Archive for June, 2010

Social Networking for Genealogists? Sure.

June 7, 2010
  • social networking (noun): a way of using online resources and services to create and maintain a community of individuals who share a common interest.

Social networking seems to be one of those ideas that people love or hate. When I was first encouraged to join Facebook, I resisted. All I knew about social networking is that young people used it to post pictures and messages that they probably should keep to themselves. Reluctantly, I opened a Facebook account. I was surprised at all the groups with related interests, including history and genealogy.

My own experience using Facebook has allowed me to learn from other genealogists, share information, stay in contact with family members in other geographic areas, and share old photos and memories. I wish I would have tried social networking sooner – it’s a blast!

Social networking on the World Wide Web is kind of like being part of a ‘virtual organization’. You can collaborate with other researchers and share information at the touch of a button. If you are brave and technically savvy enough, you can become a member of a virtual world called “Second Life”, where avatars (digital representations of real people) get together and discuss relevant topics. Yes, there are even genealogists and librarians in Second Life.

Other types of social networking include: message boards and mailing lists, RSS (real simple syndication), blogs, wikis, podcasts, and sharing photos and personal libraries. The possibilities are endless, as are the types of results you can get from the various sources online. Online collaboration is available for help in getting over those troublesome ancestral “brick walls”.

Not sure if you want to consider being a part of social networking? You should – I was reluctant at first. It opens up a whole new world of resources for genealogical research and for making contact with other people involved in genealogy (including some of your “relatives”). Read the book titled “Social Networking for Genealogists” by Drew Smith (Genealogical Publishing Co., 2009) for explanation of the myriad versions of social networking and how to use them for family history research. He puts it into language that even some computer neophytes can understand.

Try it, you’ll like it. Refer to the following blog for further motivation:

http://blog.worldvitalrecords.com/2009/07/16/how-genealogists-use-social-networking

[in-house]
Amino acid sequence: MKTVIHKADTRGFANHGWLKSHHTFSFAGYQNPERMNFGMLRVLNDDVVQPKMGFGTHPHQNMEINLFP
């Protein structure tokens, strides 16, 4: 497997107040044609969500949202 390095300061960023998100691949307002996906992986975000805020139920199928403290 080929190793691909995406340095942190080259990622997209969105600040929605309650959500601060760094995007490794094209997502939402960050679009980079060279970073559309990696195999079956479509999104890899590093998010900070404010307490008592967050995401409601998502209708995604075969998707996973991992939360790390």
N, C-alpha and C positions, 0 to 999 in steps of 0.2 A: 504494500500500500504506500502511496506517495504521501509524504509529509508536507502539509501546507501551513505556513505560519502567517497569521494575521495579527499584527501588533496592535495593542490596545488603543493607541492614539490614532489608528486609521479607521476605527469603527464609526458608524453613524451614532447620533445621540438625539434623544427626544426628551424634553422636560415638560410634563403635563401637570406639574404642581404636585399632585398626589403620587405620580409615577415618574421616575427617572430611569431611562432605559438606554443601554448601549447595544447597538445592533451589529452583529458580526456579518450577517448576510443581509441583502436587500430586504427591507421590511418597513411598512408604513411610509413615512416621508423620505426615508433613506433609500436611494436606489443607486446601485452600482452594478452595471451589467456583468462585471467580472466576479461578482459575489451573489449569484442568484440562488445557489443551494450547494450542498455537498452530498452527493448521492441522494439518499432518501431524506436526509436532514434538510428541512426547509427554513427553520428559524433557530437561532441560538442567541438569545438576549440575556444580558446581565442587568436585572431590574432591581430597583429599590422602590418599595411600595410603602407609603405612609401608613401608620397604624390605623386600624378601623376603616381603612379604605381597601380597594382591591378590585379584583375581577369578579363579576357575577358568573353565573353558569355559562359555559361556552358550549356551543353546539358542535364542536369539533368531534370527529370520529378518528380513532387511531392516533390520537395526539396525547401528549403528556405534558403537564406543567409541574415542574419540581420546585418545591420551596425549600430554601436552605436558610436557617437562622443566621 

My thoughts on DNA testing, genetic genealogy

June 5, 2010

I have been a member of the Genealogy DNA email group on RootsWeb for several months, and have been monitoring the postings by other members. What I have learned so far is this – the world of DNA testing for family history purposes has advanced considerably, but has yet a long way to go.

Keep in mind this is different from the DNA testing done for purposes of forensic science. What you see on an episode of “CSI” is not quite the same as what happens at a typical genealogical DNA testing lab.

I believe the realm of DNA testing and genetic genealogy has come a long way in a relatively short time and can be a very positive experience for anyone who wants the test done to compare with other potential family members, but also can have consequences for those who don’t understand the test results.

The companies that do DNA testing for genealogy offer many different types of tests offered to anyone wanting to do so, but for a price. The more markers you want tested, the more expensive the test procedure. The testing companies offer both mtDNA and Y-DNA tests, but most people don’t understand the difference and what relevance they provide. Plus, the testing companies are operated by humans, and like most people, they are apt to make mistakes that can lead to confusion and frustration on the part of the customers.

Those tests with fewer than 24 markers may be the least expensive, but are somewhat difficult to compare to other results for family connections. The more markers tested, the better. But be prepared to put out some major bucks for these expanded tests. Often you can save money by joining a surname or ethnic research group who will provide testing discounts to members. Plus, you will have a ready group of others you can share results with.

There are many testing firms, some more reliable than others. Personally, I have not taken any DNA tests, but have read comments of the other members of the RootsWeb DNA group, and am inclined to believe that there is still room for improvement in the quality of the tests, and reliability of the test results. Most of the testing labs provide websites with databases for comparing your DNA test results with others. Most labs also provide educational sites, allowing members to understand what their test results mean.

My conclusion is this: it may be OK to do the testing if you are able to afford it, but don’t put too much faith in the results. The more markers you have tested, the better the results may be, and the chances for a match to someone else’s results are greater as well. And do yourself a favor and get educated BEFORE you get your results back. After all, this is new and advanced science we are talking about. Not quite rocket science, but almost. The “experts” are debating it still.

That’s my 2 cents, for what it’s worth.